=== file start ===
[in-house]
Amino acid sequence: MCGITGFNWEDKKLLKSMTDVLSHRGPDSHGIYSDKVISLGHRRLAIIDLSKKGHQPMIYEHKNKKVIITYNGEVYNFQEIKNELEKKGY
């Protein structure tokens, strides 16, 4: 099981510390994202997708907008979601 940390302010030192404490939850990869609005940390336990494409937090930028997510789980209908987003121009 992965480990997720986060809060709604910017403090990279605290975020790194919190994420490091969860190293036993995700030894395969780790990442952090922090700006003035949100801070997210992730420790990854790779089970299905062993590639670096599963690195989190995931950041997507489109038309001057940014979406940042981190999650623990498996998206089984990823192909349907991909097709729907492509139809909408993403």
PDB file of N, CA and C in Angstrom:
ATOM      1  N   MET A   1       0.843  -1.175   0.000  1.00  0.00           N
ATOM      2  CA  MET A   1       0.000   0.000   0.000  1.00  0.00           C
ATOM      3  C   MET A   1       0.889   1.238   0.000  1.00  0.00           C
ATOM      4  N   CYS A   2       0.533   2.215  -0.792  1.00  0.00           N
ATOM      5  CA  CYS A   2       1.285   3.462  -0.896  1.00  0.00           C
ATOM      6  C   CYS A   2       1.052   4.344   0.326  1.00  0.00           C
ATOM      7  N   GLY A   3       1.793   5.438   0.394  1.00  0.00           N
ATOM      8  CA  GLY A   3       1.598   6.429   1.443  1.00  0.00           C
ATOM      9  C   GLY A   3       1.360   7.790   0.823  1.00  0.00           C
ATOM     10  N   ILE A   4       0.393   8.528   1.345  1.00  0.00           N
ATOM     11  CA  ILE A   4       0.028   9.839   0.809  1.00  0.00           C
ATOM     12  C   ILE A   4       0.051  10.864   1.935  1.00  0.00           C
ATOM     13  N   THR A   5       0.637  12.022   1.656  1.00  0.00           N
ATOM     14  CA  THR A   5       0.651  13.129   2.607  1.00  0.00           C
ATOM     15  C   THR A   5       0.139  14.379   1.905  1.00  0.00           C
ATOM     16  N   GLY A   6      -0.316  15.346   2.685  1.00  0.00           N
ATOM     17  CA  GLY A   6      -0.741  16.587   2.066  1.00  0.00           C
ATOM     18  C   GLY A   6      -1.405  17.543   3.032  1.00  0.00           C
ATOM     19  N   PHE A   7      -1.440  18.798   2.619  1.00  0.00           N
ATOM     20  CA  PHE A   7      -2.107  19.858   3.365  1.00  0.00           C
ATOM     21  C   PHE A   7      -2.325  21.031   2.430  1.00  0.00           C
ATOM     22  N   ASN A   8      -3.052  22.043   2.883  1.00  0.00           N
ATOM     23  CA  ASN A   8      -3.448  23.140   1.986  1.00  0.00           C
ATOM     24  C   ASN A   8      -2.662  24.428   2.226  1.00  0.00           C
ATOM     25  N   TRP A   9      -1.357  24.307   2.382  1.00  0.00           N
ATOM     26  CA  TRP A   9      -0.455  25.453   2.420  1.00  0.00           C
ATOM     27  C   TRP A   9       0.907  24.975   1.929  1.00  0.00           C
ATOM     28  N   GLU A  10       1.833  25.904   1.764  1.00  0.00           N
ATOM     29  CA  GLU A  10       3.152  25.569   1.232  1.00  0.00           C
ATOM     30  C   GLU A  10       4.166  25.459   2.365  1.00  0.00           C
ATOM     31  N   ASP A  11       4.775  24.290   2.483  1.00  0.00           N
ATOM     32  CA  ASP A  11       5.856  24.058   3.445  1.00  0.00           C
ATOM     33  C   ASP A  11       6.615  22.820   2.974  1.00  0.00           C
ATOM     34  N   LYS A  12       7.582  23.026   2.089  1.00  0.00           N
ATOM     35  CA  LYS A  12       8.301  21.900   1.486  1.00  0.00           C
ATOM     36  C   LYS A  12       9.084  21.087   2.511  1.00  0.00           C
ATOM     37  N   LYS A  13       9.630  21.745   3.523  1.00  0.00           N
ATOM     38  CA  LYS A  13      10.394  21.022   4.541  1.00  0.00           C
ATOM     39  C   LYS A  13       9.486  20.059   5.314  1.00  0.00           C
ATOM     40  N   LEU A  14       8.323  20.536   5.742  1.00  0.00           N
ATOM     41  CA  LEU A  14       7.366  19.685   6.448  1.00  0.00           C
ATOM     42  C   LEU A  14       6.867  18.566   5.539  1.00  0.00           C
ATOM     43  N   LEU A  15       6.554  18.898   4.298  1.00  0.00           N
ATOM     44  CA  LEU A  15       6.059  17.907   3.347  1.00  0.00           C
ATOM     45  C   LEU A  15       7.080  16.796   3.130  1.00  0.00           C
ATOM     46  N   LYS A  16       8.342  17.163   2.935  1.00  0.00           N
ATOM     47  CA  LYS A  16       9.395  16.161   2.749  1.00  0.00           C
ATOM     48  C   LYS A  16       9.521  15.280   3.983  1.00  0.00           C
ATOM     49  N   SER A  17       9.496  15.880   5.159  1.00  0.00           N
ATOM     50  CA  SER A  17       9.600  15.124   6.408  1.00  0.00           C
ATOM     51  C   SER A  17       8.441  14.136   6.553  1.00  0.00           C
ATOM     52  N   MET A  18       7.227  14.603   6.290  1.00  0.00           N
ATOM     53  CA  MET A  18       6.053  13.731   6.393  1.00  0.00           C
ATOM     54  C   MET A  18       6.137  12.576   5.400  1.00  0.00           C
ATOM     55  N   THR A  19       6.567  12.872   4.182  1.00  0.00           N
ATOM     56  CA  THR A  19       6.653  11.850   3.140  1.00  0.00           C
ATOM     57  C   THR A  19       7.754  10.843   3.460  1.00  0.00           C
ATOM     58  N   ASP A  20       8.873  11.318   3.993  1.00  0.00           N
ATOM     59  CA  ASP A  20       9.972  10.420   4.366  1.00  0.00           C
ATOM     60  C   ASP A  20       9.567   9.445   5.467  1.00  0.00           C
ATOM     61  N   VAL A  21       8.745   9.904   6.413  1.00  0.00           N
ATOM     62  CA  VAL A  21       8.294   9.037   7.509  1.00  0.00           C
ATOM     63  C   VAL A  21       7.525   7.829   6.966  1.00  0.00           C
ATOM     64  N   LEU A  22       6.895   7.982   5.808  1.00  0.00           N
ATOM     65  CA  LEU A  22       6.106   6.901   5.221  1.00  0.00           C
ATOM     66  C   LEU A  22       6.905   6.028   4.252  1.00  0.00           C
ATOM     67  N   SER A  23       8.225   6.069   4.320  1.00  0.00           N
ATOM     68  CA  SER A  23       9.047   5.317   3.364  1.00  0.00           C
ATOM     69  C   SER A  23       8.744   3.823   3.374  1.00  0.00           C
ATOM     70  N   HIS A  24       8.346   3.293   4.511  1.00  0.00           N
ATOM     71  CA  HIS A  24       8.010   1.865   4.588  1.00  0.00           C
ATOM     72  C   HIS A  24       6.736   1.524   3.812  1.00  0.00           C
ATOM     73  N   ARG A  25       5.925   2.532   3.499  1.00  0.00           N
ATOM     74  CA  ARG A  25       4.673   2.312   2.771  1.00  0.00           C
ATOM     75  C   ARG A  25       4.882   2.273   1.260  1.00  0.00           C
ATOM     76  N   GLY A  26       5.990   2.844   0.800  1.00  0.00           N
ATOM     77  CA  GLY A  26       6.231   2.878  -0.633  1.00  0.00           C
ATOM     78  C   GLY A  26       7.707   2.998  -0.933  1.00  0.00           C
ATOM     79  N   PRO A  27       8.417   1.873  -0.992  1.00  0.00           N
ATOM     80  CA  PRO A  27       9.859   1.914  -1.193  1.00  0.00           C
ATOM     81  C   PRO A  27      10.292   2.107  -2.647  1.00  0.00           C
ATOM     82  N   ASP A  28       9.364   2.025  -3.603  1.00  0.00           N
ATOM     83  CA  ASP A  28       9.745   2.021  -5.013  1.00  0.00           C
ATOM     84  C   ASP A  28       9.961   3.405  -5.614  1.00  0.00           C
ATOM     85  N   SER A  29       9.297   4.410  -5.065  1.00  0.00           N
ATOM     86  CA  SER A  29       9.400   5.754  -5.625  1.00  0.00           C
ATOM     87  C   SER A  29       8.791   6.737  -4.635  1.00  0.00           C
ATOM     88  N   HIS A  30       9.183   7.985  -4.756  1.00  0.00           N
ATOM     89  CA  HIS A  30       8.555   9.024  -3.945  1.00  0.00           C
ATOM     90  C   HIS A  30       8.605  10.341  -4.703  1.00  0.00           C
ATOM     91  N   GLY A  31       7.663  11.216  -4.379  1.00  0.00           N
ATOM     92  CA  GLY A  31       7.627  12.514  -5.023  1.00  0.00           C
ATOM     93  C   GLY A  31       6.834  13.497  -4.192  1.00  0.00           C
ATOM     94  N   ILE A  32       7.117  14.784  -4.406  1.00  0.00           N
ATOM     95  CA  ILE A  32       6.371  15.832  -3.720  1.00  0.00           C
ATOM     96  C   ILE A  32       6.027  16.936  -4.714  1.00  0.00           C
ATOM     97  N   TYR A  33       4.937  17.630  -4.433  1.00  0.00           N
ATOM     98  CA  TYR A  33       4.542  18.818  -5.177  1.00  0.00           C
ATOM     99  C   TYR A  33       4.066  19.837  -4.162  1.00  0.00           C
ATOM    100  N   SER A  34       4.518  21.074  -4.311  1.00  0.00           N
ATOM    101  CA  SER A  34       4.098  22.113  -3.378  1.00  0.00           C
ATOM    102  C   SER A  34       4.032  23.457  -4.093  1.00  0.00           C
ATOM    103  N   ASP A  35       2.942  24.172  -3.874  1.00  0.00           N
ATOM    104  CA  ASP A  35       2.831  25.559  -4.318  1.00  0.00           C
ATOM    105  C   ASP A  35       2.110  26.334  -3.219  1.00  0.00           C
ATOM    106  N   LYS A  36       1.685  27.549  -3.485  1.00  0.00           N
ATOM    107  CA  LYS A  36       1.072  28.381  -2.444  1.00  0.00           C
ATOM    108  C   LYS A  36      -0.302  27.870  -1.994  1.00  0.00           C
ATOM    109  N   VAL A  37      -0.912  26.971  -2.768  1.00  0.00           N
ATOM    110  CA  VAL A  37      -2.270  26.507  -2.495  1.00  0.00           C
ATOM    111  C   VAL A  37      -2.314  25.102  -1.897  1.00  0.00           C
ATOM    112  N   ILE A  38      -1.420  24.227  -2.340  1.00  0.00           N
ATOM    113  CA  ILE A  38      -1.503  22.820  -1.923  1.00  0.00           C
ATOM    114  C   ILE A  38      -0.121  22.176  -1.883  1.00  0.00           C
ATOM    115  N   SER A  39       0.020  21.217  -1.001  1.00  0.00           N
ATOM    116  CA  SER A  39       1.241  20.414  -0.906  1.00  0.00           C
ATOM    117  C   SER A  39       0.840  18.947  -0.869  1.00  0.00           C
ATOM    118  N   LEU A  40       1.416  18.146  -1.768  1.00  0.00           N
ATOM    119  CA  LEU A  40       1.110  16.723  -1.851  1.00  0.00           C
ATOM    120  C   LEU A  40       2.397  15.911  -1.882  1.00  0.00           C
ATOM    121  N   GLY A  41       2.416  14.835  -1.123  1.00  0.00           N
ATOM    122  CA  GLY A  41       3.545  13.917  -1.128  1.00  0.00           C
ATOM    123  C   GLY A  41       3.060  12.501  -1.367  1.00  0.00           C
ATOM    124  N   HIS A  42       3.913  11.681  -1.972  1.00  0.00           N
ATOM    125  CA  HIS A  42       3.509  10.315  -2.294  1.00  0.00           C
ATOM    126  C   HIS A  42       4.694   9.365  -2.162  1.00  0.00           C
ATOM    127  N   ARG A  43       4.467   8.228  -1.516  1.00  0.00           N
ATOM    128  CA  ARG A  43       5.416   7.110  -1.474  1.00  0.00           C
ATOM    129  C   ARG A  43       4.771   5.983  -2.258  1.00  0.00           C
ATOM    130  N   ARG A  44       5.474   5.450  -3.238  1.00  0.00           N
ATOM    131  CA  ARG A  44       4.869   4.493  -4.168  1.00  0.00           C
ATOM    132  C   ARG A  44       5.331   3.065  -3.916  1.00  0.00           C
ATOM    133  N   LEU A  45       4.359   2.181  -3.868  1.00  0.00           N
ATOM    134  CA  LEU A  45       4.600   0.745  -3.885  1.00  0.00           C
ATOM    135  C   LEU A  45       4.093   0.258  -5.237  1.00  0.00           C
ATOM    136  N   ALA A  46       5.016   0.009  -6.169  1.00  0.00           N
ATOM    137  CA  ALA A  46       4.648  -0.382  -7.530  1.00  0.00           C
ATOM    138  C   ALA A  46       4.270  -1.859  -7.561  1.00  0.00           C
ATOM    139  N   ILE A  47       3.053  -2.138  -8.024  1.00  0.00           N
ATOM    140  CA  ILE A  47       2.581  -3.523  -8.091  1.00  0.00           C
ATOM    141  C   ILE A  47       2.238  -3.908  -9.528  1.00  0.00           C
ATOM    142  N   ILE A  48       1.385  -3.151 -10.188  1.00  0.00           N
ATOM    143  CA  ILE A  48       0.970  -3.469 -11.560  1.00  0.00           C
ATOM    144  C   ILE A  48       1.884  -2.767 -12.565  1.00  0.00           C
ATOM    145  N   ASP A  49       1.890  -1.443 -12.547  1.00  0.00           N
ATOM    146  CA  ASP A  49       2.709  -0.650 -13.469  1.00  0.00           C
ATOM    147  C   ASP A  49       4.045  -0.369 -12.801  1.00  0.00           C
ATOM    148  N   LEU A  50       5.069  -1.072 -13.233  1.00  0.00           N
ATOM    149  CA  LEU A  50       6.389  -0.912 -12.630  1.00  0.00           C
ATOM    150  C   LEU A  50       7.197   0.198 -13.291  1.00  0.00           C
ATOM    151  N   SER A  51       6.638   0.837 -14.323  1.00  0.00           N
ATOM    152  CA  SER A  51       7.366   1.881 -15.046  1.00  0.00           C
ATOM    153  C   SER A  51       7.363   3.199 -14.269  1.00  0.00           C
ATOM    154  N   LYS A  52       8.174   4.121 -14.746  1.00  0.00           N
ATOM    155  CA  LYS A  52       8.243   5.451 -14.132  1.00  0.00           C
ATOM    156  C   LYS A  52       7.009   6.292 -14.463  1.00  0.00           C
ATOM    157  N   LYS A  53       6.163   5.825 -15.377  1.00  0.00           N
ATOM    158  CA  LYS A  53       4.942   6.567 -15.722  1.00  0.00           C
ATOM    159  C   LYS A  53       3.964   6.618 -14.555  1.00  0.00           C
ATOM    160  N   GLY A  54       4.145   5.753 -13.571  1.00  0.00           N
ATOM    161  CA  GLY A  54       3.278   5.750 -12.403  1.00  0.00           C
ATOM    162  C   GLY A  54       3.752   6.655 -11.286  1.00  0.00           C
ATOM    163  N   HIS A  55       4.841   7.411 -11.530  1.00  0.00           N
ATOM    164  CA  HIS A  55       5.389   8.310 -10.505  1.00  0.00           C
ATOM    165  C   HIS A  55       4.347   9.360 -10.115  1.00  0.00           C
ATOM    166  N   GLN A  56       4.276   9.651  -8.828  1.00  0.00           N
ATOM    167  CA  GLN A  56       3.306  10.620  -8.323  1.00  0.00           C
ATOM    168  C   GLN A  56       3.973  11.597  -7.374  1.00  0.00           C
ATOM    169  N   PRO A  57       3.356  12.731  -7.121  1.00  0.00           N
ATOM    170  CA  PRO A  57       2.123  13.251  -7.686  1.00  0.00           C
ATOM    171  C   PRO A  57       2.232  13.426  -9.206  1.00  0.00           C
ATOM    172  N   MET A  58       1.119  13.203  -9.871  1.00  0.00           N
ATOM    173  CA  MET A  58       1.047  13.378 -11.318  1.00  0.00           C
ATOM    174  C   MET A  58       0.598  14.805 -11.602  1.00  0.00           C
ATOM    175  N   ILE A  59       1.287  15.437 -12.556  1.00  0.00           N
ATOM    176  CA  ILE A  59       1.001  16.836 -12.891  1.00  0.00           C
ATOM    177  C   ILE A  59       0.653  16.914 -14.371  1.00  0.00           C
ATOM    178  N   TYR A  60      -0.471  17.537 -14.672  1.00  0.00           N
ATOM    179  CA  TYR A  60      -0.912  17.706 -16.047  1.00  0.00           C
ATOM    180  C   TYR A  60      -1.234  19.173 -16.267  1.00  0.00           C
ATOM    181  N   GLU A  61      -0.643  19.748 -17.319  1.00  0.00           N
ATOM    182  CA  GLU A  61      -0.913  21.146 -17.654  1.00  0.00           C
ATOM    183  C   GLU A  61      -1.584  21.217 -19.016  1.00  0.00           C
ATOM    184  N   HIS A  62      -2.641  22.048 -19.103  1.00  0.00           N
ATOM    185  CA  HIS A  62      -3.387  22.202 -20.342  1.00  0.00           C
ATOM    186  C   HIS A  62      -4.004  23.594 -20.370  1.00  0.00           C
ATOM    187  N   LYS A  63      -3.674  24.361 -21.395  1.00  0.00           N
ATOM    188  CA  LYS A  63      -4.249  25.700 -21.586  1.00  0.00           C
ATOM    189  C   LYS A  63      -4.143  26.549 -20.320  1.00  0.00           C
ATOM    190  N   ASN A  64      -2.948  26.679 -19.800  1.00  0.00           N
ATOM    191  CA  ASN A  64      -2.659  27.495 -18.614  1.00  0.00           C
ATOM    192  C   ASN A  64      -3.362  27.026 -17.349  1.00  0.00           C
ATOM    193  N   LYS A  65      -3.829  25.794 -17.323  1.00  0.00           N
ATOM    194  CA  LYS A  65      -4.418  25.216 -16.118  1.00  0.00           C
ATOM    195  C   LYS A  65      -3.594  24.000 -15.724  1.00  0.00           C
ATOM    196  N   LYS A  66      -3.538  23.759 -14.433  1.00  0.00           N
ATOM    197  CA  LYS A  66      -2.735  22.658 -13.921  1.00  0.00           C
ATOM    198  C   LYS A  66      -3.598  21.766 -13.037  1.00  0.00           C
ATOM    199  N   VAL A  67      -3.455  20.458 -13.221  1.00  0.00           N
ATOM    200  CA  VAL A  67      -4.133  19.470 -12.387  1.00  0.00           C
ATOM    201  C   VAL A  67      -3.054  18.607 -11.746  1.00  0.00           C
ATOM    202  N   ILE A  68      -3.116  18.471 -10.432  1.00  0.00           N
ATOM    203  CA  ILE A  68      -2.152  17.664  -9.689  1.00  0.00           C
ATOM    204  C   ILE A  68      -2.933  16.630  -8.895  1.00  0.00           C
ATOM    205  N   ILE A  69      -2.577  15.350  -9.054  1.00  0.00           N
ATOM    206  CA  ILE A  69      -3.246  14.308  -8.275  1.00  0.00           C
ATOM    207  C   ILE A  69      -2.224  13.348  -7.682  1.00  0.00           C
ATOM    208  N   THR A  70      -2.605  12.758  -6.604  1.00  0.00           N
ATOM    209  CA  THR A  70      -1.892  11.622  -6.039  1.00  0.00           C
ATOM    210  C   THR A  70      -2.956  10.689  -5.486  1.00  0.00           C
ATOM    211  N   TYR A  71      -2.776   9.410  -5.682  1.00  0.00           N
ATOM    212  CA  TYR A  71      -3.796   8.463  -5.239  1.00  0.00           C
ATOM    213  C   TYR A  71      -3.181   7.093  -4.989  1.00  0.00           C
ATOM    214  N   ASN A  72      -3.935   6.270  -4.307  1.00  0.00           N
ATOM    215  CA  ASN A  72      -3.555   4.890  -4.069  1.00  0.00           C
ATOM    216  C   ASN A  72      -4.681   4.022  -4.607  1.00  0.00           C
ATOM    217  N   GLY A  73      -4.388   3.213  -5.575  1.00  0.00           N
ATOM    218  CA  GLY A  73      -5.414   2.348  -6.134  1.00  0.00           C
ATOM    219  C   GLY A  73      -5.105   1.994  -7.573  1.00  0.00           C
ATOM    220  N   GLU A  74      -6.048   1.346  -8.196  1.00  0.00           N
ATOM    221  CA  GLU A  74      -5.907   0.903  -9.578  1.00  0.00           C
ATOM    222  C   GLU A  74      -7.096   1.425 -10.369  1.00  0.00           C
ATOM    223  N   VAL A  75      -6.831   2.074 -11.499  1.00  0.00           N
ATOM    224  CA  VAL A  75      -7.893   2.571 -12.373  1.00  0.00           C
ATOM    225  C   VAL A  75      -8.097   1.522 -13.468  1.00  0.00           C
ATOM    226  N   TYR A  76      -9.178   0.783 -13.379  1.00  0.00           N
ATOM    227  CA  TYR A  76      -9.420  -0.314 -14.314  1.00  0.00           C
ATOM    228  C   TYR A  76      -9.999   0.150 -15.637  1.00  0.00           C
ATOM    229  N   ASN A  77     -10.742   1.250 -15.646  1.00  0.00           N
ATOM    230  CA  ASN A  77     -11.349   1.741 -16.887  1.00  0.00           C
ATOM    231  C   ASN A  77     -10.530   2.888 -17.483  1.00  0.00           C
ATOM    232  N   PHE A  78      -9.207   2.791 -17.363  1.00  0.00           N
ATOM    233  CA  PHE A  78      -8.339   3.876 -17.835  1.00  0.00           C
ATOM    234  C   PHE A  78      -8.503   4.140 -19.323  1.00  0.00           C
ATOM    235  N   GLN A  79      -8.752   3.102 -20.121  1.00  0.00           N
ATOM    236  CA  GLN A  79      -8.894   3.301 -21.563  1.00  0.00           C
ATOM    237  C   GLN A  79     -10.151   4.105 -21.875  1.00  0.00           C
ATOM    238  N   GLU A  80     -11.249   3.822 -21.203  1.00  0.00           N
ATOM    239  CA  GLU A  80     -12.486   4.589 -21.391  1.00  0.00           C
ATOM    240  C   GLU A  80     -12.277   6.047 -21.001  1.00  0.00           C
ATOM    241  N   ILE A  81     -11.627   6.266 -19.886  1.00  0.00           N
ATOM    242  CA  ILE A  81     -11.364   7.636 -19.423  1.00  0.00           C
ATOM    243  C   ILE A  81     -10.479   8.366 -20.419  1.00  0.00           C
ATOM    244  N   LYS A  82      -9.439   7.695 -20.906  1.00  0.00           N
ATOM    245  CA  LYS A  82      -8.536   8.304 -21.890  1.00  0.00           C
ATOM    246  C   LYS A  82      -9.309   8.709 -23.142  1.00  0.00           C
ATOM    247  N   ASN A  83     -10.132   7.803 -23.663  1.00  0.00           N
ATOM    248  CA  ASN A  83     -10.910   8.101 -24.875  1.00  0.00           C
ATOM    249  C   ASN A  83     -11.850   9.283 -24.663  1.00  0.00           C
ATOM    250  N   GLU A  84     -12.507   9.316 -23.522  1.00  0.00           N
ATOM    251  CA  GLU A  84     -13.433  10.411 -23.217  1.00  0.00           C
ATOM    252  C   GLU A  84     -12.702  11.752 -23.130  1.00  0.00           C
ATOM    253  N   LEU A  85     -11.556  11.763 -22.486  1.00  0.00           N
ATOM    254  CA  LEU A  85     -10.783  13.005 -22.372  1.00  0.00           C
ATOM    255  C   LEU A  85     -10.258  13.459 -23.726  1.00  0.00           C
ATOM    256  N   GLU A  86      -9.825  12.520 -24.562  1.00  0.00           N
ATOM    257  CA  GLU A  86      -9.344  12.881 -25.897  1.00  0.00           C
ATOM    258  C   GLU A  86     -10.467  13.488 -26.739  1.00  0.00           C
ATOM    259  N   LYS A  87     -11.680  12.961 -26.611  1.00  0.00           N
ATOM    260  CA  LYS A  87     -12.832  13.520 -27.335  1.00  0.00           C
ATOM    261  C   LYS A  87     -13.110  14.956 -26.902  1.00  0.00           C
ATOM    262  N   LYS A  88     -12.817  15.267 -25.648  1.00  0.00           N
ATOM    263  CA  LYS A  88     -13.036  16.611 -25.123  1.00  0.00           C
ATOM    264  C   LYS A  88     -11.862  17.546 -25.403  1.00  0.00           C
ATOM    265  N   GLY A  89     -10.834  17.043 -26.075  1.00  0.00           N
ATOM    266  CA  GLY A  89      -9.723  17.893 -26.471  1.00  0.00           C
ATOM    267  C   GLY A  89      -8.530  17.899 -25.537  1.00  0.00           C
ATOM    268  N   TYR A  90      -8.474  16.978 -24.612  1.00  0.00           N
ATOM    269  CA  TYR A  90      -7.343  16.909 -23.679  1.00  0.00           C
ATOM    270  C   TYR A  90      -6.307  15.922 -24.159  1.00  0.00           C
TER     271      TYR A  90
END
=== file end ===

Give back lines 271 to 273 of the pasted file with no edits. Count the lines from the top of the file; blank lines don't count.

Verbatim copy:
ATOM    267  C   GLY A  89      -8.530  17.899 -25.537  1.00  0.00           C
ATOM    268  N   TYR A  90      -8.474  16.978 -24.612  1.00  0.00           N
ATOM    269  CA  TYR A  90      -7.343  16.909 -23.679  1.00  0.00           C